Once a patient assumes an in-patient status in a hospital, it thereby creates a duty of care concerning protection of the patient from foreseeable acts of harm.
Liability is not potentially limited to acts of harm committed by staff and/or subcontractors of the hospital, but can also arise in relation to other patients. A central determination of whether liability can be established in such circumstances is what harmful acts, by one patient towards another, are reasonably foreseeable by staff and/or health service management.
Given the cuts in healthcare funding and budgets, the reductions in staff numbers and training, and the pressures on bed vacancies, there are probably increasing opportunities for patient assaults. A recent case is illustrative.
The case involved a young female patient (plaintiff AB) who successfully sued a hospital in which she had been admitted. She asserted that she was the victim of a sexual assault by a male patient who had been placed in her ward.
The trial judge found that AB was admitted to the emergency medical unit at the relevant hospital suffering from salmonella poisoning. The EMU is a transitional ward between the emergency department and formal admission to a hospital ‘longer stay’ ward/bed. Its purpose is to allow the observation of a patient before deciding if the patient requires admission to a regular ward.
Sometime after she was admitted to the EMU, the other male patient (S) was also provided with a bed during the same night. Following his admission, S verbally abused all those around him and sexually assaulted AB.
At the time of his admission, S had been abusive and apparently affected by alcohol and/or drugs. S had also had a ‘significant’ history of attendances at the hospital.
AB alleged (and it was accepted by the judge) that the abuse and assault only took place because the defendant hospital (and its staff) breached its duty of care towards her. AB asserted that S should not have been placed in the same ward, and if there was no other option, he should have been supervised, and further, she should have been provided with the means to summon nursing staff if anything untoward occurred.
The hospital sought to rely on a section of the relevant Civil Law (Wrongs) Act dealing with resources (or lack thereof) and the potential ‘reduced’ responsibilities of public authorities (e.g. hospital/health services). The judge summarily dismissed this issue as the defendant hospital did not tender any evidence about its funding, its capacity to provide extra nursing staff, its capacity to provide emergency warning systems, or its ability to provide resources to prevent assaults by patients upon other patients. In addition, there was no evidence that S could not have been placed in a different ward or that there was a shortage of beds available, but there was evidence that the EMU was not full.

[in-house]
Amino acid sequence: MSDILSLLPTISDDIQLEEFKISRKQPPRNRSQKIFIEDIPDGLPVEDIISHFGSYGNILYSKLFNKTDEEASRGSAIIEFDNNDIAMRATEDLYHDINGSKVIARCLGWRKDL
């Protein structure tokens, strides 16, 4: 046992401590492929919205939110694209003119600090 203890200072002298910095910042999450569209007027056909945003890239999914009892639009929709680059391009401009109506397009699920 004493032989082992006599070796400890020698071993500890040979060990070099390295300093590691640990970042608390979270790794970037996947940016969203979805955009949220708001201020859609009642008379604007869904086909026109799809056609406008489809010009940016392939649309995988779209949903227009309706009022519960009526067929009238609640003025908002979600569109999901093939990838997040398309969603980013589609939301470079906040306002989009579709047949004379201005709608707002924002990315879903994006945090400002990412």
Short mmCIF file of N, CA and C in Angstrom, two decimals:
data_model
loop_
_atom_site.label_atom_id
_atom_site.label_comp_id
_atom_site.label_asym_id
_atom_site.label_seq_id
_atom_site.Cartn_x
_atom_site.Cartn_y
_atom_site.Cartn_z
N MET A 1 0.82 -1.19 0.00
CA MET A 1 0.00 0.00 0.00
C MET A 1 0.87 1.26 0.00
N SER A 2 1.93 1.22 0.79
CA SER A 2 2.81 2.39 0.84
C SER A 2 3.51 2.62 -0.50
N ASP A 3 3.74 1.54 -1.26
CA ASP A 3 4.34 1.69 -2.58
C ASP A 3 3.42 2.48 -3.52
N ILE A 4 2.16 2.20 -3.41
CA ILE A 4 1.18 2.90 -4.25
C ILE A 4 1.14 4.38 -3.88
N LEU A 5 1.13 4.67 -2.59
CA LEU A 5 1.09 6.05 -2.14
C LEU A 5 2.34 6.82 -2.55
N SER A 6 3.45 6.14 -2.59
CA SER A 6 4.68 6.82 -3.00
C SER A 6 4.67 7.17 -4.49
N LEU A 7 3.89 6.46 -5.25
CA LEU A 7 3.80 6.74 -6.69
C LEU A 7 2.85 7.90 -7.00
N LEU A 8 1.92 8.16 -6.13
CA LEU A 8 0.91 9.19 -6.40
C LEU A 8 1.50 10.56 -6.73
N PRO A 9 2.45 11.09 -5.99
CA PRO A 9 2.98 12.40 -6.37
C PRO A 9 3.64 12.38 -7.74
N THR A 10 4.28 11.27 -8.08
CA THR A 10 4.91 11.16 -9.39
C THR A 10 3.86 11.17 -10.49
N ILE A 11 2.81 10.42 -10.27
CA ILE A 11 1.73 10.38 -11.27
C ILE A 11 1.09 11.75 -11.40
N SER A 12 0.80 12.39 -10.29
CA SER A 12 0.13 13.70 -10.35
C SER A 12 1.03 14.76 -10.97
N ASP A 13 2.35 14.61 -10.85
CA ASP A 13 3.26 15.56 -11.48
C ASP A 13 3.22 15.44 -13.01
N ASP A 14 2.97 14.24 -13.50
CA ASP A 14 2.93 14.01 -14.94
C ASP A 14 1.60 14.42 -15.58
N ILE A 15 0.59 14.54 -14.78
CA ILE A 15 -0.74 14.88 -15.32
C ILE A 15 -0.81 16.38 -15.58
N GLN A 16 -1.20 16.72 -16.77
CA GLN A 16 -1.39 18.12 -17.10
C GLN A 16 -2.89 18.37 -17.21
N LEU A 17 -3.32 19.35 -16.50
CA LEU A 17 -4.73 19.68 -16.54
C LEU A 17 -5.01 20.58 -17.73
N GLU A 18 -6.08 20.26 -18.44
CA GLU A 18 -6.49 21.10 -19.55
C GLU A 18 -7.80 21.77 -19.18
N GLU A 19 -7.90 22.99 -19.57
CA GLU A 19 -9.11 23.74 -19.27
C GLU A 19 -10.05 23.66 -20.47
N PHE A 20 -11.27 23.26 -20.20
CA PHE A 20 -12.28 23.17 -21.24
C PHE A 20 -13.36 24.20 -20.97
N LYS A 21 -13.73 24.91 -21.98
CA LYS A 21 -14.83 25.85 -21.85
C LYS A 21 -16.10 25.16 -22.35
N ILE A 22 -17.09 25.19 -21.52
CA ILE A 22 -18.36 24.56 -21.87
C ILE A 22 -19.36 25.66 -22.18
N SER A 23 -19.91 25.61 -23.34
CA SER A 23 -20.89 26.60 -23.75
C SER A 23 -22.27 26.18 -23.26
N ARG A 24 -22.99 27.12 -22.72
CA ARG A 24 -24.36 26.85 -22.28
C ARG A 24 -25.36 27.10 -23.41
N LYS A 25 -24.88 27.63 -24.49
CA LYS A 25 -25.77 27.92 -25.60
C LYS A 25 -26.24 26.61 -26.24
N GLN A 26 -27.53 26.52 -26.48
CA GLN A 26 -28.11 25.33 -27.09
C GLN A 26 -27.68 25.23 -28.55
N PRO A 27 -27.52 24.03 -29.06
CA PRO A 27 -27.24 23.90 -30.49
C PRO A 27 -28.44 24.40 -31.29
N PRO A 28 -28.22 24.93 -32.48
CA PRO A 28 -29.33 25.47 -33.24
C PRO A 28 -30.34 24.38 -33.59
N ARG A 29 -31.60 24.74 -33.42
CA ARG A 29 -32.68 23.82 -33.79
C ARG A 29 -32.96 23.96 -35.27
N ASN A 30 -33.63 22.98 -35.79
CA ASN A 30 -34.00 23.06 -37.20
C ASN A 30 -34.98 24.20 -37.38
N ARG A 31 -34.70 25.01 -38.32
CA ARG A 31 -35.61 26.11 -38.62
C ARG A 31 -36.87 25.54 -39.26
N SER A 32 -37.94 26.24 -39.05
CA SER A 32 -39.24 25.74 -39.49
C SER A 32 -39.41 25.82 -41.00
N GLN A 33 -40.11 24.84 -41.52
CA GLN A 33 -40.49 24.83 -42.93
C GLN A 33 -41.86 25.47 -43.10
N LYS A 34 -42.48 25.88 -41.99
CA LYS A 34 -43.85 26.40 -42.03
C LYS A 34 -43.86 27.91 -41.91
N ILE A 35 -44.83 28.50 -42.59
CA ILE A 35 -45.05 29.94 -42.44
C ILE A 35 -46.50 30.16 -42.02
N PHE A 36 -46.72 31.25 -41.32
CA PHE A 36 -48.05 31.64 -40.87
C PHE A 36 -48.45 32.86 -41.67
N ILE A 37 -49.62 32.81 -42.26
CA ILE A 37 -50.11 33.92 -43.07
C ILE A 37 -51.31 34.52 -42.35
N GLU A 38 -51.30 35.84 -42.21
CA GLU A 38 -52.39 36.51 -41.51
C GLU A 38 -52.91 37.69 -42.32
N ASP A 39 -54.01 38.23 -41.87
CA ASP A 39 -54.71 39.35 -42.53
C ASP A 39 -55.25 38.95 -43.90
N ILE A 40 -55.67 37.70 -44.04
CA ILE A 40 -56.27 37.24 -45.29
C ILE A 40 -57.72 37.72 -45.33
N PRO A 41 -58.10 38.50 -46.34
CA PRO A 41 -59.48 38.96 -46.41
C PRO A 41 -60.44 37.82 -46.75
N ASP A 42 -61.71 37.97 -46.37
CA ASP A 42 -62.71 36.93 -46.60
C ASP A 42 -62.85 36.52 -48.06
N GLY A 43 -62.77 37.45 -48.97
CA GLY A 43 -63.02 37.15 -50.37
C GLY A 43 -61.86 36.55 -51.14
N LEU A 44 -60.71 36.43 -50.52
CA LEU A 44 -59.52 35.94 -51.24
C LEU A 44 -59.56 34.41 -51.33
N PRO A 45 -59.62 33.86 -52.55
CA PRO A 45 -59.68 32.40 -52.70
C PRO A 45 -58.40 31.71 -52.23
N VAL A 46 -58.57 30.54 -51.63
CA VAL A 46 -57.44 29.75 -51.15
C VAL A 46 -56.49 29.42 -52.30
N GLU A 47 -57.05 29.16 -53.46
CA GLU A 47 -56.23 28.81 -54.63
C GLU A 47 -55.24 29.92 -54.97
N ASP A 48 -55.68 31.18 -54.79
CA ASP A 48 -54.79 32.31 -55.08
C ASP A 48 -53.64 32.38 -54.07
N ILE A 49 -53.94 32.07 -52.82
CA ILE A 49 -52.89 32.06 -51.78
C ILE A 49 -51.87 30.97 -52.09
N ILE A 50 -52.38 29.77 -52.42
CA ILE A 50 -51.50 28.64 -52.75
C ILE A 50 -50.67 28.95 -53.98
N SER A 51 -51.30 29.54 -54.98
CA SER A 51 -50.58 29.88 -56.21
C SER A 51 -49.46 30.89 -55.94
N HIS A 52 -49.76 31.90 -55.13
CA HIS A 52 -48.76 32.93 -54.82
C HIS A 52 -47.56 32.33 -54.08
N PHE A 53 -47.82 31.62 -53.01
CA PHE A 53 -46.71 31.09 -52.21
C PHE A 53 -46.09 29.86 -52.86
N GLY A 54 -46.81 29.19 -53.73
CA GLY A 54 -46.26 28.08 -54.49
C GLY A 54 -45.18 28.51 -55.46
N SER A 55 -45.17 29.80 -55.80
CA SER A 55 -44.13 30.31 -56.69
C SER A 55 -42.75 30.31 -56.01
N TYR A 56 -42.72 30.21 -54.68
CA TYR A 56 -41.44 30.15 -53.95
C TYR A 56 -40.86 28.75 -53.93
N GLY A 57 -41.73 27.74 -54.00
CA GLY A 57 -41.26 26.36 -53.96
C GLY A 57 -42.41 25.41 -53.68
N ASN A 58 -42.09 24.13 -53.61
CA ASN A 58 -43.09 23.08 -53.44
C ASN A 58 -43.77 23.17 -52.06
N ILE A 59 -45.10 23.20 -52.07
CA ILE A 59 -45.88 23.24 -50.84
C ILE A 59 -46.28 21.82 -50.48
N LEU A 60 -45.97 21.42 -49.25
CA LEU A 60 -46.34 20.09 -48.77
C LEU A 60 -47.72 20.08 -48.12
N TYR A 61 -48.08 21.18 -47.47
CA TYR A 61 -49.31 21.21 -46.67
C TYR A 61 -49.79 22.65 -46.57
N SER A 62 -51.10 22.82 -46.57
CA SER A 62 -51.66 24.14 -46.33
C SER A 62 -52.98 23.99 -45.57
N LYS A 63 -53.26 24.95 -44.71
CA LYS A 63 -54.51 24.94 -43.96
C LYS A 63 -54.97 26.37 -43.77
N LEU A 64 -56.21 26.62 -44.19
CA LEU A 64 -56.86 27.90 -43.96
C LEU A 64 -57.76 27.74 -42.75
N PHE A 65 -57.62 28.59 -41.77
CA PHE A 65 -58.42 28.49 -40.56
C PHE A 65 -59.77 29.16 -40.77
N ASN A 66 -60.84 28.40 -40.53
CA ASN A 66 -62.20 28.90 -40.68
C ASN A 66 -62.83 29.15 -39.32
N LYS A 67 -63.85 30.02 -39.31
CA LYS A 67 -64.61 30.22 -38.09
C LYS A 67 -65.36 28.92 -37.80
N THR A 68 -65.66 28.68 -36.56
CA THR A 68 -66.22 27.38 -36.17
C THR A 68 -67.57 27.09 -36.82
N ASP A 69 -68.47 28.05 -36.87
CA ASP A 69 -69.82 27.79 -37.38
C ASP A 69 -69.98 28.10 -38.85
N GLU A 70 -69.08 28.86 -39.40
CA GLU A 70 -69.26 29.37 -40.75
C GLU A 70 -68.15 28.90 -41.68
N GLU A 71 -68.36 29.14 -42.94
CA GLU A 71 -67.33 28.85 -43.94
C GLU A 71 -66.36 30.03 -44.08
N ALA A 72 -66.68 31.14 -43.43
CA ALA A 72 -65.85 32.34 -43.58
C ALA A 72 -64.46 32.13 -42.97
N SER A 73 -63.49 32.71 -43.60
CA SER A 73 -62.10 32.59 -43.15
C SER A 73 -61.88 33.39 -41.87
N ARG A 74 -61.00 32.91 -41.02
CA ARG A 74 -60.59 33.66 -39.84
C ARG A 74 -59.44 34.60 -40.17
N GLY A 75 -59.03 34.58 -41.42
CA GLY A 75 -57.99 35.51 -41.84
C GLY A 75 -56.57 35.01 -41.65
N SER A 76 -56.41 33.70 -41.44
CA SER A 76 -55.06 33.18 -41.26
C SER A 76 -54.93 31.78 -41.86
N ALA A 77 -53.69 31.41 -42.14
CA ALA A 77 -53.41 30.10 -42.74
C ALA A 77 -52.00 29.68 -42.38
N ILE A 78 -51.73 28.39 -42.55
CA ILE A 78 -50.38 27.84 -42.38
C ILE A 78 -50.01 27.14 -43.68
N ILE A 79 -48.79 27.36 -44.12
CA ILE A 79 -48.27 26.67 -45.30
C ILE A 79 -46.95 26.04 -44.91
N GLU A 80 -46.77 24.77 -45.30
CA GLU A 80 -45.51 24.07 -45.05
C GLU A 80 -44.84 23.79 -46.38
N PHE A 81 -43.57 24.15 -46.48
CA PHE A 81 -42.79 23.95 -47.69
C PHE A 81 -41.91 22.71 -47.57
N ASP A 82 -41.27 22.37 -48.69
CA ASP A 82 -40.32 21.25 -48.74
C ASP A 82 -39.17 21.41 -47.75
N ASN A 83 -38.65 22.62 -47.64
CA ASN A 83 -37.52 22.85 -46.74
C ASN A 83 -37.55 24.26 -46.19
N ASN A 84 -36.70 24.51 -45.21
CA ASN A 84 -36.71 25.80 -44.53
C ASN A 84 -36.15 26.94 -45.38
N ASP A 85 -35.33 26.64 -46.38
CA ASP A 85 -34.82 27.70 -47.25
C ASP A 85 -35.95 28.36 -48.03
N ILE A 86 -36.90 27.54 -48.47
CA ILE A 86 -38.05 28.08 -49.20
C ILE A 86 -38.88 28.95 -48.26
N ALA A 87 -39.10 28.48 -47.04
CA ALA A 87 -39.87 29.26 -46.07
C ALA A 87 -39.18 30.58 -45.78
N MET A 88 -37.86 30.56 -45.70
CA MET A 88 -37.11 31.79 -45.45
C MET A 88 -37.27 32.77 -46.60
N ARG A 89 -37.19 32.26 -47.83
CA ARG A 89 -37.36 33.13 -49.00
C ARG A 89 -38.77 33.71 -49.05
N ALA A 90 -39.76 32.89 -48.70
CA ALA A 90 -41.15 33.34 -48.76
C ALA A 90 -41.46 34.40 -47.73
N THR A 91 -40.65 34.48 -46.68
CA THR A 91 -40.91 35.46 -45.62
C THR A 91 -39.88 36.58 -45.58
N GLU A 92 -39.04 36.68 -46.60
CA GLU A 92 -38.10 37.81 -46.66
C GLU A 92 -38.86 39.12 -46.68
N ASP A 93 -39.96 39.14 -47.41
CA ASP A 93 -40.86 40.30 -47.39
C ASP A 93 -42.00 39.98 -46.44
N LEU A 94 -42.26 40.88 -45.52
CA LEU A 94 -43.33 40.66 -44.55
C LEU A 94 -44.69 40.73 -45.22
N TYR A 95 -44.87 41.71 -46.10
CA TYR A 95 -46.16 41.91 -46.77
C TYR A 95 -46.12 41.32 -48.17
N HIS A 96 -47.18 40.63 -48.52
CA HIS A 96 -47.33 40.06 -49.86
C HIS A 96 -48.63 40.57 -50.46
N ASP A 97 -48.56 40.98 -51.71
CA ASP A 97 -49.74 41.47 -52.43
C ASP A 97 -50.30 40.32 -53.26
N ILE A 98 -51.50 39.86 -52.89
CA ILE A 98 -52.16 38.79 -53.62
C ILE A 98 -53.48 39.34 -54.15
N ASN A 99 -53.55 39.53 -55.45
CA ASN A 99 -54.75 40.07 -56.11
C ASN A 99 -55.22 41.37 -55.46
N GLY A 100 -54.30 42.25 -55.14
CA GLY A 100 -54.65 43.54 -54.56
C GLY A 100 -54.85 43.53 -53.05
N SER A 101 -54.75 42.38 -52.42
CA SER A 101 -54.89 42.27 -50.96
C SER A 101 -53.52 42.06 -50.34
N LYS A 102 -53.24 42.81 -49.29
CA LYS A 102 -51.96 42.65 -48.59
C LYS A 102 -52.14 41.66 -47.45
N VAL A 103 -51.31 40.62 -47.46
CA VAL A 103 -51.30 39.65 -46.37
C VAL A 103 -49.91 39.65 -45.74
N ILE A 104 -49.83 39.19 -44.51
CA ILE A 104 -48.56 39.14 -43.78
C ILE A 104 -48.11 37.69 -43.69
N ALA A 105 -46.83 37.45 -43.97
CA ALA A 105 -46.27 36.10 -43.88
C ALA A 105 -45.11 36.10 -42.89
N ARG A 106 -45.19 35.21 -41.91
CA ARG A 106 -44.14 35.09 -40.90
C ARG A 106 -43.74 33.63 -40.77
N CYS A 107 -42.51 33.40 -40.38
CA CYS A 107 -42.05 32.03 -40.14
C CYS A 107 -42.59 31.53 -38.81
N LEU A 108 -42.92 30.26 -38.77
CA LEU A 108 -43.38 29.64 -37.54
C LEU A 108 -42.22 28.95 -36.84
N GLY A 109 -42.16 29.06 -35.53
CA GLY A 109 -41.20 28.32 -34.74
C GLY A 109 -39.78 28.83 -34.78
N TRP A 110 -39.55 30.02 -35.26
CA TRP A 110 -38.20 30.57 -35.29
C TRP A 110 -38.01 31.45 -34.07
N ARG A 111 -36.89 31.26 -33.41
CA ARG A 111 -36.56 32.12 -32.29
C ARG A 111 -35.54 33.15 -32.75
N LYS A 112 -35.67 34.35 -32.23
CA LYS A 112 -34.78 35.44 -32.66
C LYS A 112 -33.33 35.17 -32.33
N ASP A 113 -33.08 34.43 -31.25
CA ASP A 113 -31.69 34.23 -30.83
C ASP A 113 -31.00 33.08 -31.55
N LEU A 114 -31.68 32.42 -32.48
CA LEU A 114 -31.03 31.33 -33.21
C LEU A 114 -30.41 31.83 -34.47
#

The judge stated that even if there had been evidence concerning resources, it is unlikely to have assisted the defendant. The warnings to the hospital and staff stemming from S’s “conduct upon and after his admission were such that he simply should not have been placed in the same ward as the plaintiff (as well as the other patients in the ward), absent the capacity to have close scrutiny of him or else an effective emergency response system”.
The evidence in relation to nursing supervision of the EMU was that two nurses primarily worked from the nurses’ station situated in the EMU. Two nurses were working during the shift and accordingly the judge expected that S would not have been in a position to roam the ward, interfering with other patients.
But the judge said, “[I]t is clear, however, that the nurses were not always at the desk; they took breaks, and the notes suggest that there were substantial intervals between observations of patients. This in itself is an indication of a lack of proper attention having regard to the ongoing conduct of [S].”
In relation to the patient call bell, the judge was not satisfied, based on the two nurses’ evidence, that it was ever brought to AB’s attention, or that it was in a position where it was easily accessible. One of the nurses gave evidence that “AB was mostly being under the covers”.
The judge responded by stating: “[T]his is consistent with fear on her part and also not being in a position where the buzzer [call bell] was readily to hand.”
The judge summarised, “[I]n my view, the duty owed by the hospital to the plaintiff [AB] was to ensure that she would be treated in a safe environment, free from foreseeable dangers. [S] was a very foreseeable danger because of his history, his conduct on presentation at the hospital, and his conduct after his admission and in particular in the ward. [S] should not have been in that ward and he should not have been so unsupervised that he was capable of freely molesting other patients.”
AB succeeded in her claim and damages were assessed at $267,660 against the hospital for her PTSD arising from the assault.
This case is a salutary lesson and reminder for front-line nurses and nurse managers that they both have to discharge this duty before and during a patient’s admission. This duty obviously can be fluid and dynamic depending on the relevant two patients and their respective (at times fluctuating) behaviours and relationship. Hence vigilance is required by nursing staff at all times.
Accordingly, front-line nurses need to be vigilant, report and on occasions be proactive in the clinical environment, and nurse managers need to understand such a duty and ensure that their staff do too, and that their policies and procedures are reflective of the same.
Dr Scott Trueman is a senior lecturer in the School of Health at the University of New England.Do you have an idea for a story?
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